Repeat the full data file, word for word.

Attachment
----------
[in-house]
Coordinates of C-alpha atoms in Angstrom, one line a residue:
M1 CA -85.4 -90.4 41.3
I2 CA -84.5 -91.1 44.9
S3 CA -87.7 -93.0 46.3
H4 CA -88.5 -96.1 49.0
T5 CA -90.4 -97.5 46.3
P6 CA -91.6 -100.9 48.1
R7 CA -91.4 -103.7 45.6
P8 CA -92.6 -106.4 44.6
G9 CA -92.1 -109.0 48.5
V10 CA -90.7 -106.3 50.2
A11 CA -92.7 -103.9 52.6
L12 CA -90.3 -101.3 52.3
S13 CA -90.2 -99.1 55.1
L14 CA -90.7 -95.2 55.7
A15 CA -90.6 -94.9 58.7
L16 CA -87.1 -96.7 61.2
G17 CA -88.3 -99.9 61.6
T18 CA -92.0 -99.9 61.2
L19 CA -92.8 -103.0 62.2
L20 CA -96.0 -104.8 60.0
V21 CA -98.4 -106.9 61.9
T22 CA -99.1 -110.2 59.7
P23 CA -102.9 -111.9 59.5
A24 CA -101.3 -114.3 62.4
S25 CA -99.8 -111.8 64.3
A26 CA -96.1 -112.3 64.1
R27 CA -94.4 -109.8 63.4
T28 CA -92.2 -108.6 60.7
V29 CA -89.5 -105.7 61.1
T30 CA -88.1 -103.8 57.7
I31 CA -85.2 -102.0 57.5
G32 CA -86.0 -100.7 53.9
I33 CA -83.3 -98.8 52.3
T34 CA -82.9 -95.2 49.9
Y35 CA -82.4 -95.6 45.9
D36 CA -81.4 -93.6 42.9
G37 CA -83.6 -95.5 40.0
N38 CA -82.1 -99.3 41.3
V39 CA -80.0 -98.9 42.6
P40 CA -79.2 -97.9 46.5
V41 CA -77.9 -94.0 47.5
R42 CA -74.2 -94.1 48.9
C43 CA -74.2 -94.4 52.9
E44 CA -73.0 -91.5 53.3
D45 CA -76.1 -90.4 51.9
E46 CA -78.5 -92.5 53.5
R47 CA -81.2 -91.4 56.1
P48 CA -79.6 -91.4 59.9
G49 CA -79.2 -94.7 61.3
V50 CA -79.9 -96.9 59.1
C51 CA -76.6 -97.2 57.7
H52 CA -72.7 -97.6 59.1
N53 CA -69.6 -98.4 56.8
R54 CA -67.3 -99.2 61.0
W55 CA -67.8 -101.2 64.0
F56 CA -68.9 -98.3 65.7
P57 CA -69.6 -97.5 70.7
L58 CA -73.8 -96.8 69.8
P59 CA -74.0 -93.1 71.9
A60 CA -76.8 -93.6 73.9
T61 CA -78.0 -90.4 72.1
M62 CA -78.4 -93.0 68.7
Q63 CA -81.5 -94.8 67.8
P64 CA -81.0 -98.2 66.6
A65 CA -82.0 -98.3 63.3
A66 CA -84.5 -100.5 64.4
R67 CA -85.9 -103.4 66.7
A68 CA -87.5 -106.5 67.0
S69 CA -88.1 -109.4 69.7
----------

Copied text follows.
[in-house]
Coordinates of C-alpha atoms in Angstrom, one line a residue:
M1 CA -85.4 -90.4 41.3
I2 CA -84.5 -91.1 44.9
S3 CA -87.7 -93.0 46.3
H4 CA -88.5 -96.1 49.0
T5 CA -90.4 -97.5 46.3
P6 CA -91.6 -100.9 48.1
R7 CA -91.4 -103.7 45.6
P8 CA -92.6 -106.4 44.6
G9 CA -92.1 -109.0 48.5
V10 CA -90.7 -106.3 50.2
A11 CA -92.7 -103.9 52.6
L12 CA -90.3 -101.3 52.3
S13 CA -90.2 -99.1 55.1
L14 CA -90.7 -95.2 55.7
A15 CA -90.6 -94.9 58.7
L16 CA -87.1 -96.7 61.2
G17 CA -88.3 -99.9 61.6
T18 CA -92.0 -99.9 61.2
L19 CA -92.8 -103.0 62.2
L20 CA -96.0 -104.8 60.0
V21 CA -98.4 -106.9 61.9
T22 CA -99.1 -110.2 59.7
P23 CA -102.9 -111.9 59.5
A24 CA -101.3 -114.3 62.4
S25 CA -99.8 -111.8 64.3
A26 CA -96.1 -112.3 64.1
R27 CA -94.4 -109.8 63.4
T28 CA -92.2 -108.6 60.7
V29 CA -89.5 -105.7 61.1
T30 CA -88.1 -103.8 57.7
I31 CA -85.2 -102.0 57.5
G32 CA -86.0 -100.7 53.9
I33 CA -83.3 -98.8 52.3
T34 CA -82.9 -95.2 49.9
Y35 CA -82.4 -95.6 45.9
D36 CA -81.4 -93.6 42.9
G37 CA -83.6 -95.5 40.0
N38 CA -82.1 -99.3 41.3
V39 CA -80.0 -98.9 42.6
P40 CA -79.2 -97.9 46.5
V41 CA -77.9 -94.0 47.5
R42 CA -74.2 -94.1 48.9
C43 CA -74.2 -94.4 52.9
E44 CA -73.0 -91.5 53.3
D45 CA -76.1 -90.4 51.9
E46 CA -78.5 -92.5 53.5
R47 CA -81.2 -91.4 56.1
P48 CA -79.6 -91.4 59.9
G49 CA -79.2 -94.7 61.3
V50 CA -79.9 -96.9 59.1
C51 CA -76.6 -97.2 57.7
H52 CA -72.7 -97.6 59.1
N53 CA -69.6 -98.4 56.8
R54 CA -67.3 -99.2 61.0
W55 CA -67.8 -101.2 64.0
F56 CA -68.9 -98.3 65.7
P57 CA -69.6 -97.5 70.7
L58 CA -73.8 -96.8 69.8
P59 CA -74.0 -93.1 71.9
A60 CA -76.8 -93.6 73.9
T61 CA -78.0 -90.4 72.1
M62 CA -78.4 -93.0 68.7
Q63 CA -81.5 -94.8 67.8
P64 CA -81.0 -98.2 66.6
A65 CA -82.0 -98.3 63.3
A66 CA -84.5 -100.5 64.4
R67 CA -85.9 -103.4 66.7
A68 CA -87.5 -106.5 67.0
S69 CA -88.1 -109.4 69.7